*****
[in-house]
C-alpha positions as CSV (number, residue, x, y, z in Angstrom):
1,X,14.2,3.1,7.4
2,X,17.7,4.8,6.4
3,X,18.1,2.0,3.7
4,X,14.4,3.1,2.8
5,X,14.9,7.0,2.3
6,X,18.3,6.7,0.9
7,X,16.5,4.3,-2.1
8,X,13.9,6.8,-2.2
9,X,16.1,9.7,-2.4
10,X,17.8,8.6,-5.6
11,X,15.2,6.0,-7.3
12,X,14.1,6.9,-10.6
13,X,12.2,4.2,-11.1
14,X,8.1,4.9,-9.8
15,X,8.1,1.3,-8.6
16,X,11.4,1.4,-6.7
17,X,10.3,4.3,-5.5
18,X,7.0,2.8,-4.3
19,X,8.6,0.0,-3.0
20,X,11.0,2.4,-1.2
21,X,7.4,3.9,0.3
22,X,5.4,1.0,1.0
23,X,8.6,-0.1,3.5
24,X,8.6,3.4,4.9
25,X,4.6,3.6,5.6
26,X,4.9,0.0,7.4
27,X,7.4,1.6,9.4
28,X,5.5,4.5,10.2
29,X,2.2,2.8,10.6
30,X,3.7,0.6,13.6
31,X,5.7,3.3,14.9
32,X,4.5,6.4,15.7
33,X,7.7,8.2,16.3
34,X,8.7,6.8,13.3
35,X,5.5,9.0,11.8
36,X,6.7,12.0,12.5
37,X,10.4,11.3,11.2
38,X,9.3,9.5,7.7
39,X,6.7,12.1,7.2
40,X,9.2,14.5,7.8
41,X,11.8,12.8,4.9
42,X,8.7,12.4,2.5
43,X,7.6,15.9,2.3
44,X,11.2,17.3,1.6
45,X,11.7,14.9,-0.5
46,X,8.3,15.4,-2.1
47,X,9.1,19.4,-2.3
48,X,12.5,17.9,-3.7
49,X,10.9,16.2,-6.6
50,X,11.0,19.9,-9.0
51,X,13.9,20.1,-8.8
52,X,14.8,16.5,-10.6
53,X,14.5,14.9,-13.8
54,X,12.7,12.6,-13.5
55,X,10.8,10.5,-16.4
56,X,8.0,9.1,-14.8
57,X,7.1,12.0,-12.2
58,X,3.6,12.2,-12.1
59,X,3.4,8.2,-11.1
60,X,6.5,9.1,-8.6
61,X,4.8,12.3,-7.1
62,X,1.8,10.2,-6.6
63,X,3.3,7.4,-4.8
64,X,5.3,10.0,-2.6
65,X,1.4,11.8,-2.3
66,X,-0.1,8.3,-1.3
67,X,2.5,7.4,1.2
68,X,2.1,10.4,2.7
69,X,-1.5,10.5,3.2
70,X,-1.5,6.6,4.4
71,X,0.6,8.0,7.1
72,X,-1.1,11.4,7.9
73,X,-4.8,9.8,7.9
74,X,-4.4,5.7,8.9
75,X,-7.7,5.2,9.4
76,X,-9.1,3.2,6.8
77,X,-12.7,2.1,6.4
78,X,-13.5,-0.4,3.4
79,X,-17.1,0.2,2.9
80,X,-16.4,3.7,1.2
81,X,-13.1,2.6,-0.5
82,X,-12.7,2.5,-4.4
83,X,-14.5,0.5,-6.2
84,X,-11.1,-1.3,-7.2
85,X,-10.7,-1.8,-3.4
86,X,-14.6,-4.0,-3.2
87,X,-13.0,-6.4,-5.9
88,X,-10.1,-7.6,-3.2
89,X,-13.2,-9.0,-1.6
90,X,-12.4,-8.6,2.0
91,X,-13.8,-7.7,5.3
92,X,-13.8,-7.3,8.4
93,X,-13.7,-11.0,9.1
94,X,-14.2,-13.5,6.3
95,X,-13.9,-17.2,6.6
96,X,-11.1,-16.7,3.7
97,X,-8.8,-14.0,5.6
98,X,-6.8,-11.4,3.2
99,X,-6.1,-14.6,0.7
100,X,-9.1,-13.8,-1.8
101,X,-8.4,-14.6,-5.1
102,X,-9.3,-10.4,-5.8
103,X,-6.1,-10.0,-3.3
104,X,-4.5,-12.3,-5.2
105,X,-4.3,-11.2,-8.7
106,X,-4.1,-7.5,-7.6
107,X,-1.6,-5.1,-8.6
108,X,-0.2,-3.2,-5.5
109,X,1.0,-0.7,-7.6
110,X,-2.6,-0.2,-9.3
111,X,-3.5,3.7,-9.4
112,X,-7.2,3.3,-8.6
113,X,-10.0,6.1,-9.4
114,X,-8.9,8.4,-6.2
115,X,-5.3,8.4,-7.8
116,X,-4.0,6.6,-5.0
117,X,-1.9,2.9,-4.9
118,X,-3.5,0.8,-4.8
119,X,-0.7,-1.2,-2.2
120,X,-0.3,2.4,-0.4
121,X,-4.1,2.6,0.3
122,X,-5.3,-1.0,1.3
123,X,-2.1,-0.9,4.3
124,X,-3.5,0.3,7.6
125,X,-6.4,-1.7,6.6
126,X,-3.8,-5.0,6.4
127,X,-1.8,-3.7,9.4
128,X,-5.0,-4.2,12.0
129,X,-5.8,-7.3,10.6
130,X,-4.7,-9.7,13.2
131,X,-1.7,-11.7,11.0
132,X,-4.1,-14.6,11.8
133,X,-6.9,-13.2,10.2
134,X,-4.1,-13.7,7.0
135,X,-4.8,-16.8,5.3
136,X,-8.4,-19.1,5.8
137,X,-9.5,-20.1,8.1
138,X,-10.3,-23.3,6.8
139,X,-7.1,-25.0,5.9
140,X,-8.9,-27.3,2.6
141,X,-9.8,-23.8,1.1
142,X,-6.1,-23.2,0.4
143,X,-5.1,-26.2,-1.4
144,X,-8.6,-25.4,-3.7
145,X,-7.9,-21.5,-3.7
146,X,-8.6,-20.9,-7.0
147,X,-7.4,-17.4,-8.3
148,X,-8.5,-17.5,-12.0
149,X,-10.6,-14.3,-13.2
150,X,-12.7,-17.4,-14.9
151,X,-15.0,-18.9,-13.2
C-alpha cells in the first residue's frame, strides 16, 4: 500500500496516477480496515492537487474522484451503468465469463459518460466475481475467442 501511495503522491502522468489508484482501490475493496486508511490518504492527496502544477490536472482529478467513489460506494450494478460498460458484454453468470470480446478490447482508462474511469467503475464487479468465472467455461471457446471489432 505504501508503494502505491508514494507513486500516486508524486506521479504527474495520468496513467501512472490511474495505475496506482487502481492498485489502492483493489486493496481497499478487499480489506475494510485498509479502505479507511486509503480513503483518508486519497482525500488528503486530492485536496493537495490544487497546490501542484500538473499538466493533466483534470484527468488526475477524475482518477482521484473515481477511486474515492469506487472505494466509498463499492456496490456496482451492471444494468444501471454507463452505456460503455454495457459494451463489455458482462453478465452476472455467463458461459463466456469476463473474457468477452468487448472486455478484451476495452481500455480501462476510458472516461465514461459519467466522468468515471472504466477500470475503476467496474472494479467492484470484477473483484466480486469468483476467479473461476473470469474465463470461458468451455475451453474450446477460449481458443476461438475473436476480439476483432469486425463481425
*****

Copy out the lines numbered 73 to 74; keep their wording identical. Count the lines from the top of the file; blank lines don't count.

71,X,0.6,8.0,7.1
72,X,-1.1,11.4,7.9